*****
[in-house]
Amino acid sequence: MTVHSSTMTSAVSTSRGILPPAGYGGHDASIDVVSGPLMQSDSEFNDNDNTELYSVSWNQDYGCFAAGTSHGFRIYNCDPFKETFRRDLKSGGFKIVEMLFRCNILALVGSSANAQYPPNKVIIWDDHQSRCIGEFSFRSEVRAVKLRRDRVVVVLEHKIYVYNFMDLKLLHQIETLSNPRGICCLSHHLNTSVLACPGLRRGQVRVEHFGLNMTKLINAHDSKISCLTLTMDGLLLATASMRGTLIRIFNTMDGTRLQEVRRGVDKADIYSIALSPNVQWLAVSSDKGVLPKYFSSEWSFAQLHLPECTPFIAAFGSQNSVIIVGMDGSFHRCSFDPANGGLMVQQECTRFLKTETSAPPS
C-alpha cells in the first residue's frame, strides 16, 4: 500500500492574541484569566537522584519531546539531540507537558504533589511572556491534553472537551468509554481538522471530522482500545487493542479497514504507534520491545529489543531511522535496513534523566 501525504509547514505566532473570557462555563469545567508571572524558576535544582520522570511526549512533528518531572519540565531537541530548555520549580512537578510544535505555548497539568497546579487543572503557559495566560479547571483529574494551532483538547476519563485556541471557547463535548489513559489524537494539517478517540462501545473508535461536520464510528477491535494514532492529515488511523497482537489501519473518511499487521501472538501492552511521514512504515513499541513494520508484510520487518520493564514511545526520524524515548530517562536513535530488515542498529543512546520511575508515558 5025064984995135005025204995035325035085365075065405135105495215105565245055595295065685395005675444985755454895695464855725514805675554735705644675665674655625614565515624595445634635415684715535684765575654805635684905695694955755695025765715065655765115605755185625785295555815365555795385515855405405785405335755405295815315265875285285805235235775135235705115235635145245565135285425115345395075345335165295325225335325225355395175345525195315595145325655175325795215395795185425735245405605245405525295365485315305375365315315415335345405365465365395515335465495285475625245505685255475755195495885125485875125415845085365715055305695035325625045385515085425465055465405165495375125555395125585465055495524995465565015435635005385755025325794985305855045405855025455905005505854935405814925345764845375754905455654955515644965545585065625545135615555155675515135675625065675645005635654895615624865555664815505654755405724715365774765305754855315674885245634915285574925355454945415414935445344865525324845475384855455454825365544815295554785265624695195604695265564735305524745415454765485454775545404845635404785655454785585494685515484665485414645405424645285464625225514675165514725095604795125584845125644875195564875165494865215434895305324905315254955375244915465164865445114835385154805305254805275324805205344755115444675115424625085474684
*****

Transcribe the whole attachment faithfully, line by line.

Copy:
[in-house]
Amino acid sequence: MTVHSSTMTSAVSTSRGILPPAGYGGHDASIDVVSGPLMQSDSEFNDNDNTELYSVSWNQDYGCFAAGTSHGFRIYNCDPFKETFRRDLKSGGFKIVEMLFRCNILALVGSSANAQYPPNKVIIWDDHQSRCIGEFSFRSEVRAVKLRRDRVVVVLEHKIYVYNFMDLKLLHQIETLSNPRGICCLSHHLNTSVLACPGLRRGQVRVEHFGLNMTKLINAHDSKISCLTLTMDGLLLATASMRGTLIRIFNTMDGTRLQEVRRGVDKADIYSIALSPNVQWLAVSSDKGVLPKYFSSEWSFAQLHLPECTPFIAAFGSQNSVIIVGMDGSFHRCSFDPANGGLMVQQECTRFLKTETSAPPS
C-alpha cells in the first residue's frame, strides 16, 4: 500500500492574541484569566537522584519531546539531540507537558504533589511572556491534553472537551468509554481538522471530522482500545487493542479497514504507534520491545529489543531511522535496513534523566 501525504509547514505566532473570557462555563469545567508571572524558576535544582520522570511526549512533528518531572519540565531537541530548555520549580512537578510544535505555548497539568497546579487543572503557559495566560479547571483529574494551532483538547476519563485556541471557547463535548489513559489524537494539517478517540462501545473508535461536520464510528477491535494514532492529515488511523497482537489501519473518511499487521501472538501492552511521514512504515513499541513494520508484510520487518520493564514511545526520524524515548530517562536513535530488515542498529543512546520511575508515558 5025064984995135005025204995035325035085365075065405135105495215105565245055595295065685395005675444985755454895695464855725514805675554735705644675665674655625614565515624595445634635415684715535684765575654805635684905695694955755695025765715065655765115605755185625785295555815365555795385515855405405785405335755405295815315265875285285805235235775135235705115235635145245565135285425115345395075345335165295325225335325225355395175345525195315595145325655175325795215395795185425735245405605245405525295365485315305375365315315415335345405365465365395515335465495285475625245505685255475755195495885125485875125415845085365715055305695035325625045385515085425465055465405165495375125555395125585465055495524995465565015435635005385755025325794985305855045405855025455905005505854935405814925345764845375754905455654955515644965545585065625545135615555155675515135675625065675645005635654895615624865555664815505654755405724715365774765305754855315674885245634915285574925355454945415414935445344865525324845475384855455454825365544815295554785265624695195604695265564735305524745415454765485454775545404845635404785655454785585494685515484665485414645405424645285464625225514675165514725095604795125584845125644875195564875165494865215434895305324905315254955375244915465164865445114835385154805305254805275324805205344755115444675115424625085474684